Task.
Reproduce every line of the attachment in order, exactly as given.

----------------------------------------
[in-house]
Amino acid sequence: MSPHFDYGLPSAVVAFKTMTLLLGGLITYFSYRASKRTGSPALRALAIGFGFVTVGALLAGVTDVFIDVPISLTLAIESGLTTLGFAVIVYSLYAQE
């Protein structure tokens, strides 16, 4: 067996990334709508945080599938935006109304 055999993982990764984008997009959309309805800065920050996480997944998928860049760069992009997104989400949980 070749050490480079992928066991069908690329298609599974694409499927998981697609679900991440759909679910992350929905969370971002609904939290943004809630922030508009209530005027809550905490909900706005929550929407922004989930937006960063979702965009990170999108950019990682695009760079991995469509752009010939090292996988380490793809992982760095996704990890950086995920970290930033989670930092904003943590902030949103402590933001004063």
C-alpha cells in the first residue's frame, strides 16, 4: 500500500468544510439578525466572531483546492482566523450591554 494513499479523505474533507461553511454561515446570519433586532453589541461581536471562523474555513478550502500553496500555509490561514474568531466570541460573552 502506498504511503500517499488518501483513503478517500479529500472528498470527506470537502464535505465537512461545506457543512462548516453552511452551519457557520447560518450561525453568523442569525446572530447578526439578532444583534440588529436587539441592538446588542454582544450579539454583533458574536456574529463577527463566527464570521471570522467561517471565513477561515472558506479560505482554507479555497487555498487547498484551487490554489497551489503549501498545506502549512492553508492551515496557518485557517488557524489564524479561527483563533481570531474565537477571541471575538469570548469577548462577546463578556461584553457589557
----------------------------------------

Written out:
[in-house]
Amino acid sequence: MSPHFDYGLPSAVVAFKTMTLLLGGLITYFSYRASKRTGSPALRALAIGFGFVTVGALLAGVTDVFIDVPISLTLAIESGLTTLGFAVIVYSLYAQE
């Protein structure tokens, strides 16, 4: 067996990334709508945080599938935006109304 055999993982990764984008997009959309309805800065920050996480997944998928860049760069992009997104989400949980 070749050490480079992928066991069908690329298609599974694409499927998981697609679900991440759909679910992350929905969370971002609904939290943004809630922030508009209530005027809550905490909900706005929550929407922004989930937006960063979702965009990170999108950019990682695009760079991995469509752009010939090292996988380490793809992982760095996704990890950086995920970290930033989670930092904003943590902030949103402590933001004063």
C-alpha cells in the first residue's frame, strides 16, 4: 500500500468544510439578525466572531483546492482566523450591554 494513499479523505474533507461553511454561515446570519433586532453589541461581536471562523474555513478550502500553496500555509490561514474568531466570541460573552 502506498504511503500517499488518501483513503478517500479529500472528498470527506470537502464535505465537512461545506457543512462548516453552511452551519457557520447560518450561525453568523442569525446572530447578526439578532444583534440588529436587539441592538446588542454582544450579539454583533458574536456574529463577527463566527464570521471570522467561517471565513477561515472558506479560505482554507479555497487555498487547498484551487490554489497551489503549501498545506502549512492553508492551515496557518485557517488557524489564524479561527483563533481570531474565537477571541471575538469570548469577548462577546463578556461584553457589557